I had an early experience with rigid heddle weaving as a child on my fork loom.
I made it when I was in upper elementary school, not in school, but as my own project for fun at home. I was around 10 or 11 years old at the time. I spent a summer weaving bookmarks.
I found the instructions for my fork loom in a book now out of print, but there are similar rigid heddle weaving loom instructions on Bob LaFara's craft site.
It was a small backstrap loom, too, so I could use it anywhere that I could tie myself up.
My favorite place to weave was in the kitchen where I tied it to the refrigerator handle!
Most weaving looms have harnesses that move the heddles to open the shafts for weaving. Rigid heddles stay in the same position in relation to each other and the whole piece is pushed up or down to move the warp threads.
It is smaller and cheaper than putting together a multi-harness loom, but you cannot vary the weave pattern or change the sett or epi without changing the whole piece.
The backstrap loom with rigid heddle weaving is used by many groups of Native American descent in South America, such as the Mayans in Guatemala and Bolivia and the Inca of Peru and Chile. Instead of stretching on a permanent wood frame, the warp yarn is held taught by a strap that goes around the weaver's back.
Among the different weaving loom types, it is known for being portable and typically is used to weave a warp-faced fabric.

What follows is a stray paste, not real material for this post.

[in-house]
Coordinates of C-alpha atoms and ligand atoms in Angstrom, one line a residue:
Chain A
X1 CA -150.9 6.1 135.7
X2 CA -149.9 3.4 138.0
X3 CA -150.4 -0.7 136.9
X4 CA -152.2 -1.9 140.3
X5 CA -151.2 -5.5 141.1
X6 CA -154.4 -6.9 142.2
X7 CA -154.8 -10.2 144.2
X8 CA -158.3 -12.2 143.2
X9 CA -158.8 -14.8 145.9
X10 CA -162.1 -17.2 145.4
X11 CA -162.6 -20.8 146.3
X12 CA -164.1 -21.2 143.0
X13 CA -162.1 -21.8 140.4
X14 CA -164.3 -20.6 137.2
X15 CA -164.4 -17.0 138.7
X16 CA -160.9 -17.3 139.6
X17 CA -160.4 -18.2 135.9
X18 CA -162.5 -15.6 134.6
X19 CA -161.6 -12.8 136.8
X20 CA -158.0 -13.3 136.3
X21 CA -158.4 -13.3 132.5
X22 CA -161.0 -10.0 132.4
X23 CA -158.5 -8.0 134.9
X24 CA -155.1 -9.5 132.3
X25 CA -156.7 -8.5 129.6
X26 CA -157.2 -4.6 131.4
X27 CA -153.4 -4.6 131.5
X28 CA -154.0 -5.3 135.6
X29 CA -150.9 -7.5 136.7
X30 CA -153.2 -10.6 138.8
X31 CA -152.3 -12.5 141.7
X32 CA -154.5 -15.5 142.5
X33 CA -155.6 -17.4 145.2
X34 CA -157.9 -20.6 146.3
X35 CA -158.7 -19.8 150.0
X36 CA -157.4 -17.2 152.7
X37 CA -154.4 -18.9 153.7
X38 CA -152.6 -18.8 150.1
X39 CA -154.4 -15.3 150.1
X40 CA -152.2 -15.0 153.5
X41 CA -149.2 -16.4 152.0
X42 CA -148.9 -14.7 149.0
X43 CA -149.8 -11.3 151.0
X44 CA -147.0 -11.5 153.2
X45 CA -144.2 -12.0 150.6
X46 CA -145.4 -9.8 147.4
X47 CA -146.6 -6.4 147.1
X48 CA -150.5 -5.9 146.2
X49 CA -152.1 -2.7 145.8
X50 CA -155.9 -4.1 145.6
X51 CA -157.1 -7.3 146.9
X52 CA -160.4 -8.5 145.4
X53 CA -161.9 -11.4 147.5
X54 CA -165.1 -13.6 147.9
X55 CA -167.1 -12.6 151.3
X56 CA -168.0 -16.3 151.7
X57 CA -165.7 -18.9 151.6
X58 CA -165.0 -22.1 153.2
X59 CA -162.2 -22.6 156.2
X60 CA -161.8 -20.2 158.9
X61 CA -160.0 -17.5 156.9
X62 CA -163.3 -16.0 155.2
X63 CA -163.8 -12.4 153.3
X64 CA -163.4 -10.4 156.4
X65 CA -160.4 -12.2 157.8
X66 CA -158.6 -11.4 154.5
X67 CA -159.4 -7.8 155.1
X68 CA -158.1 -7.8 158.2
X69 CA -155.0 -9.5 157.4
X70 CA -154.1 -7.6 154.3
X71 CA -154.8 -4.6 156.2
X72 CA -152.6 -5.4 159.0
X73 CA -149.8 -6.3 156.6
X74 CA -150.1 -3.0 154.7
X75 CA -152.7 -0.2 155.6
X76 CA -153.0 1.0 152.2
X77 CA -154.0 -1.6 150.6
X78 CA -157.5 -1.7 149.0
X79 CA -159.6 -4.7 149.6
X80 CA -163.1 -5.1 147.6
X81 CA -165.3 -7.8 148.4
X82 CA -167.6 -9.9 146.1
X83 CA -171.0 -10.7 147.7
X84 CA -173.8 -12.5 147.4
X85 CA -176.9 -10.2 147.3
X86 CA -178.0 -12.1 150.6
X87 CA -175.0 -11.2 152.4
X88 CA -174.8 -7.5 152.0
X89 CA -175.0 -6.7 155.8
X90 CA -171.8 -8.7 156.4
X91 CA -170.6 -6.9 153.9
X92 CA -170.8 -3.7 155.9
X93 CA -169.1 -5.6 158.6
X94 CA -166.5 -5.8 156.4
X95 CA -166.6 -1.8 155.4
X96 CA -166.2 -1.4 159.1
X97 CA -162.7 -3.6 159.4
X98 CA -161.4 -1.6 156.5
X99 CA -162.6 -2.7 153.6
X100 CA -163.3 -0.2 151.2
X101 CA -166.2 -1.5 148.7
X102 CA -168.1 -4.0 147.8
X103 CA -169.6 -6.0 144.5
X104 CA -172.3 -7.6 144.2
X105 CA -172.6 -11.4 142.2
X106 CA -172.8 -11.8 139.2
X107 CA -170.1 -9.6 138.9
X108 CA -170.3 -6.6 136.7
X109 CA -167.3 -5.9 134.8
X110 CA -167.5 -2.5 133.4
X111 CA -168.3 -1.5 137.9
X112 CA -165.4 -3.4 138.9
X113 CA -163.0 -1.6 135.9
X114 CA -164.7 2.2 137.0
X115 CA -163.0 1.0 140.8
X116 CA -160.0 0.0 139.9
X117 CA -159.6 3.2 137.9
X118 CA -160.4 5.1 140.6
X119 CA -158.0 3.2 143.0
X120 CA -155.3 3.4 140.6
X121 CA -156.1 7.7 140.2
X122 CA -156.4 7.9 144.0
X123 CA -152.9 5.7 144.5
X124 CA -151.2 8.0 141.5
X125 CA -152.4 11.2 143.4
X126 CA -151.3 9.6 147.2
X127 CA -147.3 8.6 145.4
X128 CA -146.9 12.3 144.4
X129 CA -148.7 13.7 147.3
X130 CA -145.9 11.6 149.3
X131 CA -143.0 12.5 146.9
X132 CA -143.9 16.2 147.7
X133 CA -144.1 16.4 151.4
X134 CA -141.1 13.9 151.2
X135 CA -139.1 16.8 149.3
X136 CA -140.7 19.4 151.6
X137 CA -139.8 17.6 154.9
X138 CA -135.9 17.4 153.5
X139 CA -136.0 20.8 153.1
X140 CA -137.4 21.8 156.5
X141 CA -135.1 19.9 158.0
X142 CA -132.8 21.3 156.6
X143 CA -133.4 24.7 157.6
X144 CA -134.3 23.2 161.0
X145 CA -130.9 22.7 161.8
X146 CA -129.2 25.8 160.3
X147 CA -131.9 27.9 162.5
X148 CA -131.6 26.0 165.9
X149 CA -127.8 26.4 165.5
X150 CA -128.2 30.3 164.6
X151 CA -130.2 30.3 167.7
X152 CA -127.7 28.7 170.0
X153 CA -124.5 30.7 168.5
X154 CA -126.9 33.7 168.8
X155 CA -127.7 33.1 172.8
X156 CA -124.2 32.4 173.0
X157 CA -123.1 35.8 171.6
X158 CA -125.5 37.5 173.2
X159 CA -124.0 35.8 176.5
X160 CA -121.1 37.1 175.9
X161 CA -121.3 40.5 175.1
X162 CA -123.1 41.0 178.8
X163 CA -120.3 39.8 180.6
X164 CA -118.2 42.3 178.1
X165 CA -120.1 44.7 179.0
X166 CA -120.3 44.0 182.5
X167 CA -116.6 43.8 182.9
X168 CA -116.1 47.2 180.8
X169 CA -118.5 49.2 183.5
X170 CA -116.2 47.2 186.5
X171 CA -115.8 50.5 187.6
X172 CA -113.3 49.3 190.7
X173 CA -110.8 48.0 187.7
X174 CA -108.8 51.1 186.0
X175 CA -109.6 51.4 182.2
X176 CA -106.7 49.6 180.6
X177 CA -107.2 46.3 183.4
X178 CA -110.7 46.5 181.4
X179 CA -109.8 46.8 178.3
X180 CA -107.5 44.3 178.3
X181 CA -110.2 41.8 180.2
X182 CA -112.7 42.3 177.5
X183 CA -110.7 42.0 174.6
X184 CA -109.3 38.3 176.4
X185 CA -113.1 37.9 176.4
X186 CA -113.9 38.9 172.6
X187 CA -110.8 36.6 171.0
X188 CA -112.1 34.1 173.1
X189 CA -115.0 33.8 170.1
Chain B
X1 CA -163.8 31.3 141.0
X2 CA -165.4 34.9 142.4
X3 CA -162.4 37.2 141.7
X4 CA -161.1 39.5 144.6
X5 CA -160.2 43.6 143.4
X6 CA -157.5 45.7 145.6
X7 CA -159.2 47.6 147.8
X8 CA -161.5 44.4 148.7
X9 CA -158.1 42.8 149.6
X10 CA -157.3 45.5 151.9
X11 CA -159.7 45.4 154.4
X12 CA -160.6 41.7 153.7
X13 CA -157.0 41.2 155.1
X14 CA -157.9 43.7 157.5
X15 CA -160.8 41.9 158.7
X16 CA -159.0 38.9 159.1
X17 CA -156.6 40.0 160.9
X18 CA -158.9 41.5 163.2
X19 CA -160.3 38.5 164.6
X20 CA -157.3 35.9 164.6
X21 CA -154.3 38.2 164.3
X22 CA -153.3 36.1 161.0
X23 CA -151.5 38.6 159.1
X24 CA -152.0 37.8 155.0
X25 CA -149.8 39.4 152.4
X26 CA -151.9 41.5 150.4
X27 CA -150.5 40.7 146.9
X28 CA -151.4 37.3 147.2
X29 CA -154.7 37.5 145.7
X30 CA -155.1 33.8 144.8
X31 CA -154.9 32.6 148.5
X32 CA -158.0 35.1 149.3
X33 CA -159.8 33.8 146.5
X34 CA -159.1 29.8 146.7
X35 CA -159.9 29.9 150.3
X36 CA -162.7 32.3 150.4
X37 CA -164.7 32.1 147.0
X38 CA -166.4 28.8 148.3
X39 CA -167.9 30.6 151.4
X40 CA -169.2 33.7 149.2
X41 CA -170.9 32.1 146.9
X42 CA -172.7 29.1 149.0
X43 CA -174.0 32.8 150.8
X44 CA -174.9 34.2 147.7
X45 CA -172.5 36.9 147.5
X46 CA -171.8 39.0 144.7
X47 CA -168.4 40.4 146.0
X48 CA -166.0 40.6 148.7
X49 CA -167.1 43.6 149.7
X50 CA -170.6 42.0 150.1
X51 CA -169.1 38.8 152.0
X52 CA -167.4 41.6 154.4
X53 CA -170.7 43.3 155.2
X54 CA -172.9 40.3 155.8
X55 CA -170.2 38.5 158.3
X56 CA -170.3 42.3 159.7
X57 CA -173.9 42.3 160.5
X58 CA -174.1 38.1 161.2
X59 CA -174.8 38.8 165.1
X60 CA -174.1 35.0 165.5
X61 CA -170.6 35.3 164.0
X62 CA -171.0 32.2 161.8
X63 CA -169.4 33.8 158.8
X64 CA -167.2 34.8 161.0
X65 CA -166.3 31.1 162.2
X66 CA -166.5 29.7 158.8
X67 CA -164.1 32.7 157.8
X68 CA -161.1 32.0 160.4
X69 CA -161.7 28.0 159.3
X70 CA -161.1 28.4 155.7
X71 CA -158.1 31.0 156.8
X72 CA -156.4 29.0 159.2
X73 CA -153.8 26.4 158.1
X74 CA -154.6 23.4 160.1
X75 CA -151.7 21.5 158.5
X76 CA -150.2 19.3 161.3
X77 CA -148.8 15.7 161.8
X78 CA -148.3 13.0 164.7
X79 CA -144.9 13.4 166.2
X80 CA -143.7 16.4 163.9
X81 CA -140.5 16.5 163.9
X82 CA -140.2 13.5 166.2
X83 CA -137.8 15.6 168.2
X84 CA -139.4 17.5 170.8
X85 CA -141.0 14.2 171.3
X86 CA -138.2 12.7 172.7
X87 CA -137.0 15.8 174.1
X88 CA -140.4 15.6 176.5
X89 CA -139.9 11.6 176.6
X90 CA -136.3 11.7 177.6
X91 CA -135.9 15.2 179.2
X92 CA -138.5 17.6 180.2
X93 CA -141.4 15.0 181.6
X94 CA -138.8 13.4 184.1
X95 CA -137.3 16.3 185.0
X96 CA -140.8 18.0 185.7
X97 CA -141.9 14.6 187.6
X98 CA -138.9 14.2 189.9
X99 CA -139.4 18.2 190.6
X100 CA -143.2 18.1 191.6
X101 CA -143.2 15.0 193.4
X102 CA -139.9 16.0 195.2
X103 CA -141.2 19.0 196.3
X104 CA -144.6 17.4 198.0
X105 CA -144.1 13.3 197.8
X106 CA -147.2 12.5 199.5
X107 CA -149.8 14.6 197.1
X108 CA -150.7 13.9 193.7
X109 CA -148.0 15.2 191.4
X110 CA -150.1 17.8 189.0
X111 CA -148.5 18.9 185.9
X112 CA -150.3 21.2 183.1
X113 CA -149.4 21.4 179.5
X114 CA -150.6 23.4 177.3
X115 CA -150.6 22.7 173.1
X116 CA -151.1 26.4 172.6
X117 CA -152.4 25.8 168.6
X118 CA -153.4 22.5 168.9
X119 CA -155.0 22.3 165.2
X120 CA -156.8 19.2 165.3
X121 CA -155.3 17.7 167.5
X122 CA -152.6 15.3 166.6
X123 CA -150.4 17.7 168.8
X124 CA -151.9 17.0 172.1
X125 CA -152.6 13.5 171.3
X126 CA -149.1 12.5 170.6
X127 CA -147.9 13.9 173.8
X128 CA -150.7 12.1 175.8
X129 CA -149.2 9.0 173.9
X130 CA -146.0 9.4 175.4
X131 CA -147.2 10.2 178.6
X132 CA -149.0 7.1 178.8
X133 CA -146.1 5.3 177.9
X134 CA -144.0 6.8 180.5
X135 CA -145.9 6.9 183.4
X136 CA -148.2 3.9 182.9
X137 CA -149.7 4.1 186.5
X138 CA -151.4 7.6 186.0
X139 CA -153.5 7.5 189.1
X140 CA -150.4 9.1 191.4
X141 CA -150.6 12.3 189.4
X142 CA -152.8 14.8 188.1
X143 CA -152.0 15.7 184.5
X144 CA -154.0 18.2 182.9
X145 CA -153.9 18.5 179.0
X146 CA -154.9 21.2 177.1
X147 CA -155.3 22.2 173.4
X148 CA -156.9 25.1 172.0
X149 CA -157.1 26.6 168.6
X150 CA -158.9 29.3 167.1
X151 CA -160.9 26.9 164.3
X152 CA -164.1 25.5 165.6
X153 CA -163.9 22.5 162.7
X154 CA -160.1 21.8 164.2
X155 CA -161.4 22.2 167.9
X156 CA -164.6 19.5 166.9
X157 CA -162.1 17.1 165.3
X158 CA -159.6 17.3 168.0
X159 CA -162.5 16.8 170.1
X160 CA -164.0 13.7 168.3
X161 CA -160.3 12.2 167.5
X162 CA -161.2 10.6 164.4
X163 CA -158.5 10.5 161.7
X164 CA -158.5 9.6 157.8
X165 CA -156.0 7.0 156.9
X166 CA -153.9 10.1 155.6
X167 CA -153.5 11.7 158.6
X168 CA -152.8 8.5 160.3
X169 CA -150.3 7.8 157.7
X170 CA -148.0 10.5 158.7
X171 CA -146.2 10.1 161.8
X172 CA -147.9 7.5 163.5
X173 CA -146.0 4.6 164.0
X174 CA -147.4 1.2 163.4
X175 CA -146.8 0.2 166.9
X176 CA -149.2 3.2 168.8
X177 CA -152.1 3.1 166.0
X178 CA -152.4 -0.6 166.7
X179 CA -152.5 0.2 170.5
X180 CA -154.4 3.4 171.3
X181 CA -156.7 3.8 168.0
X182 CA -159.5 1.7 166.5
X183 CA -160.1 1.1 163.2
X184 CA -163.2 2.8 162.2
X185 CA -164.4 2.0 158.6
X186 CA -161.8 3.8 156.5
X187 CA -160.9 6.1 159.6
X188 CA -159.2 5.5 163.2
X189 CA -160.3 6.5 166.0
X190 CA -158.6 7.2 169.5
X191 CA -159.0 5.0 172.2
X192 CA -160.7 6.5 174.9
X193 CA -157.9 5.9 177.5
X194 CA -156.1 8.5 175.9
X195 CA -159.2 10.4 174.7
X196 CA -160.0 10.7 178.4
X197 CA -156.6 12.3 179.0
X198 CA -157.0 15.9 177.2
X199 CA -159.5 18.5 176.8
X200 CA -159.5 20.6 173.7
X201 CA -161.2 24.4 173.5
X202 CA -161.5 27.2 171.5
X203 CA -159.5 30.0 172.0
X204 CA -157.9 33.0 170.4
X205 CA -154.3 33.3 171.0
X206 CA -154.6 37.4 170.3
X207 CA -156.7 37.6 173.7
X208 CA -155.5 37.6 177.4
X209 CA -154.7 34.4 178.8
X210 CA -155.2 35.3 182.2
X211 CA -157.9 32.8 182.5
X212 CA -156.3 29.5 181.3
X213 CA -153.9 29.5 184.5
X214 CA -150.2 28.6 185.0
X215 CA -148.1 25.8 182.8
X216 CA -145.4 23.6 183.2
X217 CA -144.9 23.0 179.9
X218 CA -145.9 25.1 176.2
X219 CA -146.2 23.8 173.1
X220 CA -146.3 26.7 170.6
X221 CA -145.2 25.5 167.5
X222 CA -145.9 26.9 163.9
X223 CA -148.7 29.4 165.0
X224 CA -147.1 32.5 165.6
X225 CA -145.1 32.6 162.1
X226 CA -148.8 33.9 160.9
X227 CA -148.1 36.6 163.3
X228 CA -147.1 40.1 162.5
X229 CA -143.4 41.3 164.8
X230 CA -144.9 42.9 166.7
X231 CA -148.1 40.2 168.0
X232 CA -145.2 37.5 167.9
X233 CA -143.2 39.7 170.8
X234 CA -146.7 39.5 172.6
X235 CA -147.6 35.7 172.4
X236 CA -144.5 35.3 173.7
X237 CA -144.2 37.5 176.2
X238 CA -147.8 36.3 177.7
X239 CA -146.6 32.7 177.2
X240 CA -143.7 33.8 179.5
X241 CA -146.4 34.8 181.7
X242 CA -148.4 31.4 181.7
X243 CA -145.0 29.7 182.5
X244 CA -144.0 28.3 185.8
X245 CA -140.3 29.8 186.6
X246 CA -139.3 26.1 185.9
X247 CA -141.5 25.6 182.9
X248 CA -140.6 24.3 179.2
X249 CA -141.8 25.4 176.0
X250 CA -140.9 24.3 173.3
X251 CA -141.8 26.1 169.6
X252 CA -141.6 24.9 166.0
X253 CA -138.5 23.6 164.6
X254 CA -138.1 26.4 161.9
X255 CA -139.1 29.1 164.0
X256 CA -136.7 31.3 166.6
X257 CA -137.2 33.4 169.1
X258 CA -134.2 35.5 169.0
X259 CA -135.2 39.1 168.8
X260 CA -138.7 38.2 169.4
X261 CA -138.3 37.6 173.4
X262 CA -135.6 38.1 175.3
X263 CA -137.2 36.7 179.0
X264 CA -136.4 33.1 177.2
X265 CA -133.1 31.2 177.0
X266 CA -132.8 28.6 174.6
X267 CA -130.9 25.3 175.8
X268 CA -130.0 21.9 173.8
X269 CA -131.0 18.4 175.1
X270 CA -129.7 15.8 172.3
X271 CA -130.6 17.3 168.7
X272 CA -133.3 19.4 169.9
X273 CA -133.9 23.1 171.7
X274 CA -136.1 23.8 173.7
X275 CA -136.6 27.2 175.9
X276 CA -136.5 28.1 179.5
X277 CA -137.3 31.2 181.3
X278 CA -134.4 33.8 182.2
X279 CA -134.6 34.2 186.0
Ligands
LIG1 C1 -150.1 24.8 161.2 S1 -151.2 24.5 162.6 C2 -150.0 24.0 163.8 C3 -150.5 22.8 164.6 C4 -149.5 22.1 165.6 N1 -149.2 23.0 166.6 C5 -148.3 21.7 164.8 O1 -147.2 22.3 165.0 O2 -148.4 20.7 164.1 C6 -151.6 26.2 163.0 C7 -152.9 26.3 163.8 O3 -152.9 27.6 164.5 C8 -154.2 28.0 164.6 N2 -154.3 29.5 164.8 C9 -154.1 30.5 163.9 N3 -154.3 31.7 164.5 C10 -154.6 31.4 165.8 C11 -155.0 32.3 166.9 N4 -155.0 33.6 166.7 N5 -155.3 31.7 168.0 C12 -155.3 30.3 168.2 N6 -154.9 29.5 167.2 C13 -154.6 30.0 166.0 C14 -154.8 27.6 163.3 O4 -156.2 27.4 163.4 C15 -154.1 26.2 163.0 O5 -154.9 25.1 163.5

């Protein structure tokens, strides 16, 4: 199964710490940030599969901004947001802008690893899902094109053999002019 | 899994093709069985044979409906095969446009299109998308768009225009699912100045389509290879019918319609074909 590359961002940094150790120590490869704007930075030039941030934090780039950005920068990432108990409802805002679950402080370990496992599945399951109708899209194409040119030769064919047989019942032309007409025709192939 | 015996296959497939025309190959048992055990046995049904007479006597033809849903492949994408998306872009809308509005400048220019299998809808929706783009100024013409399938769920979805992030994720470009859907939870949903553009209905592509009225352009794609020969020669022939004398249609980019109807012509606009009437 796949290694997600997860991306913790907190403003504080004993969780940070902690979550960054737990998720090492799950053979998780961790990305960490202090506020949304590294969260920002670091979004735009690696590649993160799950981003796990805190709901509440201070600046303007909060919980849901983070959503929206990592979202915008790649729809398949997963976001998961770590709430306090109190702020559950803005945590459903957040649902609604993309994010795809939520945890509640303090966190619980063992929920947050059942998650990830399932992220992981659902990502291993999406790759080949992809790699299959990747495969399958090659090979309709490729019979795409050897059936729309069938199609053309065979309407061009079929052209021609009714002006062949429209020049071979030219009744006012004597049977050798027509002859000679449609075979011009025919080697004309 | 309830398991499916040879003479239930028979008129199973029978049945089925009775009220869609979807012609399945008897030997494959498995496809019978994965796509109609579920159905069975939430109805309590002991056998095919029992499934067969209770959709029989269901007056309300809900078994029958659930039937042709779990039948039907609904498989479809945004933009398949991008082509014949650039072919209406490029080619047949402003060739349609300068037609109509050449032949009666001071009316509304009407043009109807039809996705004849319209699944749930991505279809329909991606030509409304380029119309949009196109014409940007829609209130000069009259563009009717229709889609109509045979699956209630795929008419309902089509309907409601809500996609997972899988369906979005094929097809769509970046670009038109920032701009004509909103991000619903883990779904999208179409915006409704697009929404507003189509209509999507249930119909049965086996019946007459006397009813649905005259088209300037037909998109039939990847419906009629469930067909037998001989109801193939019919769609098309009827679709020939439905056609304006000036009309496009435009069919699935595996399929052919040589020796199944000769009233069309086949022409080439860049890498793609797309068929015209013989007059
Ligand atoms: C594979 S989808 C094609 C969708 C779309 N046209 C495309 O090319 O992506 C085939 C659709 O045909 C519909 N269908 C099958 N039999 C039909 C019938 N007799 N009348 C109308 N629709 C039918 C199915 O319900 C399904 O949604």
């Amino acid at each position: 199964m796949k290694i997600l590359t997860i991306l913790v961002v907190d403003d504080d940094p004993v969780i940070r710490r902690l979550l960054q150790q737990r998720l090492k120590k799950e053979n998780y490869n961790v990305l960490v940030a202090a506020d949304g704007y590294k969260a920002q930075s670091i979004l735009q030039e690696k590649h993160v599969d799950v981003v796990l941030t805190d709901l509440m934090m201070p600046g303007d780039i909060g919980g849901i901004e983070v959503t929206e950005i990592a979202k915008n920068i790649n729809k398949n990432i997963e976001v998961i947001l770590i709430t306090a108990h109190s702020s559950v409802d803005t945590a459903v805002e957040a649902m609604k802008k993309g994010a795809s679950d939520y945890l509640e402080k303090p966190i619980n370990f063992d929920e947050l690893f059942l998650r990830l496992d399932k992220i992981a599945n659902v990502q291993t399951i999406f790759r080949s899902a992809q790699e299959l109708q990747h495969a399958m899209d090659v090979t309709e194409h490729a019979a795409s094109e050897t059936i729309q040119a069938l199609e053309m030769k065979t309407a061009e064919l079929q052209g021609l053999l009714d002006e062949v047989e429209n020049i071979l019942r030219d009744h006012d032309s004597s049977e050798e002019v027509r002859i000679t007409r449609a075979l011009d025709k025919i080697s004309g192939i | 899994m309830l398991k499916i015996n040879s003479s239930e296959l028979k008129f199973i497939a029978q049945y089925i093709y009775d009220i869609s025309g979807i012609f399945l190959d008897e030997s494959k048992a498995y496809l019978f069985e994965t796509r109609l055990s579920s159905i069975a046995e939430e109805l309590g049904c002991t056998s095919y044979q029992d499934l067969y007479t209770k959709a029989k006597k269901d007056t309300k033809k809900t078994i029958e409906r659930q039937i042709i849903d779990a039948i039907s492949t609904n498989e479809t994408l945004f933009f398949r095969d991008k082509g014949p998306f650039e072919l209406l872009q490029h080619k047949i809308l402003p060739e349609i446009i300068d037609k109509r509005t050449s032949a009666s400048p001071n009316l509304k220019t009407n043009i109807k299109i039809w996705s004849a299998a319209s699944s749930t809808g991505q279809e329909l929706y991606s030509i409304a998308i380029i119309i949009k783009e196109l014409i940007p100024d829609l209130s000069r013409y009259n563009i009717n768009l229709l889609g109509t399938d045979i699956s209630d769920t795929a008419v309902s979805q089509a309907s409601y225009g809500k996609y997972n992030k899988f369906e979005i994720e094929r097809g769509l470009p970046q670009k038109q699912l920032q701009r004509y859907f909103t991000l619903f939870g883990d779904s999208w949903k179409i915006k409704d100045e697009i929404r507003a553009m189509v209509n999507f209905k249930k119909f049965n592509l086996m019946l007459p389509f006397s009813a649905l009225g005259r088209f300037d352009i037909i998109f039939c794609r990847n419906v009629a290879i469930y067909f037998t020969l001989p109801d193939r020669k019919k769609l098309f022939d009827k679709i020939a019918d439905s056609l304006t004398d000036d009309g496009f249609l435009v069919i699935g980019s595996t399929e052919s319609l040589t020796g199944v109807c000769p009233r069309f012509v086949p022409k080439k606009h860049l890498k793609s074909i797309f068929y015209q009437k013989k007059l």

They are also inexpensive! You can make your own from some straight tree limbs, buy some dowel rods, or use old rulers.
I had early weaving experiences learning how to weave with a homemade fork loom that I now understand was a rigid heddle loom with a backstrap tie-up.
I have fond memories of sitting in my grandmother's kitchen with one end tied to the refrigerator handle and the other end tied to an old belt around my waist that was donated for the project by my great-aunt Eleanor. I now know that it's best to have a wide strap around the hips, but it worked.
I knew nothing about sett or other weaving terms; however, it was a great way for a child to experiment and learn about weaving. I encourage you to also start with a rigid heddle loom set-up, but if you are an adult and want to make a real loom capable of some serious weaving patterns try the instructions on how to make your own loom from the Weavezine website.
Backstrap looms are much slower to use than a floor loom, but you can be more intricate in your designs and take advantage of the portability.
Add a rigid heddle to your backstrap loom or tapestry weaving if you are having trouble finding sheds. With it, you lose the ability for intricate designs, but it also becomes possible to do a balanced weave if you're tired of warp-faced weaving patterns. It's only an optional piece to add if desired or if you're a beginning weaver, otherwise just use more cross sticks.